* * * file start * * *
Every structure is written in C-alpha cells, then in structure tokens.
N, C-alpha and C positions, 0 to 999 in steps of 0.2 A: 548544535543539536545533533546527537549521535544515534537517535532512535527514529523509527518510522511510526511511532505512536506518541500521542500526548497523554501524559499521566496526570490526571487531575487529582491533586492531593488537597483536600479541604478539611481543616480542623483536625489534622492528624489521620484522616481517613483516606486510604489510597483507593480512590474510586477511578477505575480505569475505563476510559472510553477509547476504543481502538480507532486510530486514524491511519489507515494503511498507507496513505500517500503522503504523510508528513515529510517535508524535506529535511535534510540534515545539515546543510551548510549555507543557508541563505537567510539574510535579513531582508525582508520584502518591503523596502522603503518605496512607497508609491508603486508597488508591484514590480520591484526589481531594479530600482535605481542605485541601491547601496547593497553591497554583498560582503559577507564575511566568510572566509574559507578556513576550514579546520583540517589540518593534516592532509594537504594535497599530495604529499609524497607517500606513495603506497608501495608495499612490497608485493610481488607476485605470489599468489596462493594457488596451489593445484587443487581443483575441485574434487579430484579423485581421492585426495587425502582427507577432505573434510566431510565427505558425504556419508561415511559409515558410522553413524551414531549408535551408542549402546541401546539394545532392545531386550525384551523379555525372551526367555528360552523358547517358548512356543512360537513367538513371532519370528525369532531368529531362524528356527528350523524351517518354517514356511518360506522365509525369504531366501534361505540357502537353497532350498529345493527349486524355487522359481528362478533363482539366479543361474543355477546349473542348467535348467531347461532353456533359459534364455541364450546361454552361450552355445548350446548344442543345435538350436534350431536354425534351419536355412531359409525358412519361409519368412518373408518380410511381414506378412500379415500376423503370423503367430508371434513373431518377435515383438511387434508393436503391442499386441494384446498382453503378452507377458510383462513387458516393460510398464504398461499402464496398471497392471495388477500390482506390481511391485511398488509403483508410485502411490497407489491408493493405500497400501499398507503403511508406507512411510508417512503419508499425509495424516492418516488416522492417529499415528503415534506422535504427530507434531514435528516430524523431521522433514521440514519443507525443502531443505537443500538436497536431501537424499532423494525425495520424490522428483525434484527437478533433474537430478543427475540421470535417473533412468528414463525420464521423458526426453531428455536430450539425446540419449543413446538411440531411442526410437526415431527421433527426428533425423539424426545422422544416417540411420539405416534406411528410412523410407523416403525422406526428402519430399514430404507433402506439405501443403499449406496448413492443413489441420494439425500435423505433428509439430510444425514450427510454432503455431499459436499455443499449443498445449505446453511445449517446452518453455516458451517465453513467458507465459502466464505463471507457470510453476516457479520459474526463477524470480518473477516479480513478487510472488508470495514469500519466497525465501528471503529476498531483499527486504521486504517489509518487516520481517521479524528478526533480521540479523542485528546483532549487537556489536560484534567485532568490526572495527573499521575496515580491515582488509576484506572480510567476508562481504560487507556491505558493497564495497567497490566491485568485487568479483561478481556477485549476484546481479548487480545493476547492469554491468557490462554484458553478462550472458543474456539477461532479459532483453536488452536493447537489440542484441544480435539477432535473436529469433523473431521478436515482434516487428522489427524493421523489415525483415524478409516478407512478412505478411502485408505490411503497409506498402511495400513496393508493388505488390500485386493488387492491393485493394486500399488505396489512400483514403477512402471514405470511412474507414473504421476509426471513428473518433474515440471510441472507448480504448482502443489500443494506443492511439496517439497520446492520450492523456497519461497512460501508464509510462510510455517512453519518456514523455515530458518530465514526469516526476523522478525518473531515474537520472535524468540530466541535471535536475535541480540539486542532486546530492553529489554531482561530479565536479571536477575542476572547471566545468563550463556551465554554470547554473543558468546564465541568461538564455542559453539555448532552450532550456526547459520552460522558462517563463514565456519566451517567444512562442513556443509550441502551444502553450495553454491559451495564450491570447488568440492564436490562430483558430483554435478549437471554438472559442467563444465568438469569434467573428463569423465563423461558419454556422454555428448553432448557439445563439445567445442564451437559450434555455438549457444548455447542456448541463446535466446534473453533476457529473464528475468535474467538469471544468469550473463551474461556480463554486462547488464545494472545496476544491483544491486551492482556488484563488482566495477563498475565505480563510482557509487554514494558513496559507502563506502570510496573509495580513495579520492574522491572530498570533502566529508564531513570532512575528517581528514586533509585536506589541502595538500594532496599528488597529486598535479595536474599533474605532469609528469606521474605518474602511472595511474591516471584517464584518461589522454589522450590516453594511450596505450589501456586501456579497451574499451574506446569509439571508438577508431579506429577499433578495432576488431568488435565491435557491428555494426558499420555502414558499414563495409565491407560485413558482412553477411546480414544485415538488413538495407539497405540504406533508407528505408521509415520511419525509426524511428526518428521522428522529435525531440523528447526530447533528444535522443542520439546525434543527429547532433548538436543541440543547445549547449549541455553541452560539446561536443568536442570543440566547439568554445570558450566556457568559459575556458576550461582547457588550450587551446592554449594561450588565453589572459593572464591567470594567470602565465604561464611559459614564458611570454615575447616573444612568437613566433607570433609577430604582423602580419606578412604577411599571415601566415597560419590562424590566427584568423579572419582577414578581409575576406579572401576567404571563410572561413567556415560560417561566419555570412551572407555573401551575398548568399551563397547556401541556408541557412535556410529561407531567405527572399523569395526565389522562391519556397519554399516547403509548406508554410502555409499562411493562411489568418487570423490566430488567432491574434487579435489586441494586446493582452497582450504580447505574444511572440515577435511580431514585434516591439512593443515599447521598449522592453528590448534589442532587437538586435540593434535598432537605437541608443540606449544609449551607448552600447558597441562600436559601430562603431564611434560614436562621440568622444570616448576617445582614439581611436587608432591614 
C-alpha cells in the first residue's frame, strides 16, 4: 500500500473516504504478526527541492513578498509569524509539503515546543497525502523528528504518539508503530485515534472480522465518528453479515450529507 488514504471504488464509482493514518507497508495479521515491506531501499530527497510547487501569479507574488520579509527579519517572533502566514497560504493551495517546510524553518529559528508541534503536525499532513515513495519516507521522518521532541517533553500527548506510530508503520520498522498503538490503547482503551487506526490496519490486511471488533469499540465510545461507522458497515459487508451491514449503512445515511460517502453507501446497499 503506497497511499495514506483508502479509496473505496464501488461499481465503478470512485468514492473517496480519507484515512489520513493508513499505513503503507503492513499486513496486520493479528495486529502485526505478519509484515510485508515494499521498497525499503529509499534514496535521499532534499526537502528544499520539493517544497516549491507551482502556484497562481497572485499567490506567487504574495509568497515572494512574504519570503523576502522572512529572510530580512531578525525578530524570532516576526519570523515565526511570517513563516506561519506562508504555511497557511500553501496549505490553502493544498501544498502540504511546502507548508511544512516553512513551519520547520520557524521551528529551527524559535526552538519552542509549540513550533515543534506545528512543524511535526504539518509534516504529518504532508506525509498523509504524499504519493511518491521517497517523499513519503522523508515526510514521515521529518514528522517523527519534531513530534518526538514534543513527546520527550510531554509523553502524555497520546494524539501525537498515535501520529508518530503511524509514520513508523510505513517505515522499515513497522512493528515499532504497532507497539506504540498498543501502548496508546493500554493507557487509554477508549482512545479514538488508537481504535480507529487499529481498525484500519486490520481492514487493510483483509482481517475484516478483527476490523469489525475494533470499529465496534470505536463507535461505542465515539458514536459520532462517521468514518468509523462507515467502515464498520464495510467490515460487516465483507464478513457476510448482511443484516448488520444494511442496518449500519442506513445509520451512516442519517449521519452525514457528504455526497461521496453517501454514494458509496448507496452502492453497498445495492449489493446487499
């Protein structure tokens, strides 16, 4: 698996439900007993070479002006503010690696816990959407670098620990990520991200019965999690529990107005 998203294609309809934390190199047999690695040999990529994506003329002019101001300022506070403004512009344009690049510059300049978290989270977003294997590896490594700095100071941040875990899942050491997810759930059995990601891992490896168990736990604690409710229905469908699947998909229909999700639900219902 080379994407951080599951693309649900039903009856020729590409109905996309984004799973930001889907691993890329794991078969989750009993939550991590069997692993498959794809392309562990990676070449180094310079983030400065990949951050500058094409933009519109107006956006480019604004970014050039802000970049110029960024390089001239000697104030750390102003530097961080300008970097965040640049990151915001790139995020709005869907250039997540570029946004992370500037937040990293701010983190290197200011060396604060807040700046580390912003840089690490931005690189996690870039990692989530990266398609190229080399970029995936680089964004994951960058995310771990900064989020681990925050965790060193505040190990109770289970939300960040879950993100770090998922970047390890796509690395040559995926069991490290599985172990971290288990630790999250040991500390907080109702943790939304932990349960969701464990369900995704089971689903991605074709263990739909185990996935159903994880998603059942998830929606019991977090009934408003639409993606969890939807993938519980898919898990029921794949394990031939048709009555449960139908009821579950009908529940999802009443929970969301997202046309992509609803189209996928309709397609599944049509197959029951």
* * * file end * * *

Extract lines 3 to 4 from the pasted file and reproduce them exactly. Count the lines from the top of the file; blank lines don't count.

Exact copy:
C-alpha cells in the first residue's frame, strides 16, 4: 500500500473516504504478526527541492513578498509569524509539503515546543497525502523528528504518539508503530485515534472480522465518528453479515450529507 488514504471504488464509482493514518507497508495479521515491506531501499530527497510547487501569479507574488520579509527579519517572533502566514497560504493551495517546510524553518529559528508541534503536525499532513515513495519516507521522518521532541517533553500527548506510530508503520520498522498503538490503547482503551487506526490496519490486511471488533469499540465510545461507522458497515459487508451491514449503512445515511460517502453507501446497499 503506497497511499495514506483508502479509496473505496464501488461499481465503478470512485468514492473517496480519507484515512489520513493508513499505513503503507503492513499486513496486520493479528495486529502485526505478519509484515510485508515494499521498497525499503529509499534514496535521499532534499526537502528544499520539493517544497516549491507551482502556484497562481497572485499567490506567487504574495509568497515572494512574504519570503523576502522572512529572510530580512531578525525578530524570532516576526519570523515565526511570517513563516506561519506562508504555511497557511500553501496549505490553502493544498501544498502540504511546502507548508511544512516553512513551519520547520520557524521551528529551527524559535526552538519552542509549540513550533515543534506545528512543524511535526504539518509534516504529518504532508506525509498523509504524499504519493511518491521517497517523499513519503522523508515526510514521515521529518514528522517523527519534531513530534518526538514534543513527546520527550510531554509523553502524555497520546494524539501525537498515535501520529508518530503511524509514520513508523510505513517505515522499515513497522512493528515499532504497532507497539506504540498498543501502548496508546493500554493507557487509554477508549482512545479514538488508537481504535480507529487499529481498525484500519486490520481492514487493510483483509482481517475484516478483527476490523469489525475494533470499529465496534470505536463507535461505542465515539458514536459520532462517521468514518468509523462507515467502515464498520464495510467490515460487516465483507464478513457476510448482511443484516448488520444494511442496518449500519442506513445509520451512516442519517449521519452525514457528504455526497461521496453517501454514494458509496448507496452502492453497498445495492449489493446487499
């Protein structure tokens, strides 16, 4: 698996439900007993070479002006503010690696816990959407670098620990990520991200019965999690529990107005 998203294609309809934390190199047999690695040999990529994506003329002019101001300022506070403004512009344009690049510059300049978290989270977003294997590896490594700095100071941040875990899942050491997810759930059995990601891992490896168990736990604690409710229905469908699947998909229909999700639900219902 080379994407951080599951693309649900039903009856020729590409109905996309984004799973930001889907691993890329794991078969989750009993939550991590069997692993498959794809392309562990990676070449180094310079983030400065990949951050500058094409933009519109107006956006480019604004970014050039802000970049110029960024390089001239000697104030750390102003530097961080300008970097965040640049990151915001790139995020709005869907250039997540570029946004992370500037937040990293701010983190290197200011060396604060807040700046580390912003840089690490931005690189996690870039990692989530990266398609190229080399970029995936680089964004994951960058995310771990900064989020681990925050965790060193505040190990109770289970939300960040879950993100770090998922970047390890796509690395040559995926069991490290599985172990971290288990630790999250040991500390907080109702943790939304932990349960969701464990369900995704089971689903991605074709263990739909185990996935159903994880998603059942998830929606019991977090009934408003639409993606969890939807993938519980898919898990029921794949394990031939048709009555449960139908009821579950009908529940999802009443929970969301997202046309992509609803189209996928309709397609599944049509197959029951």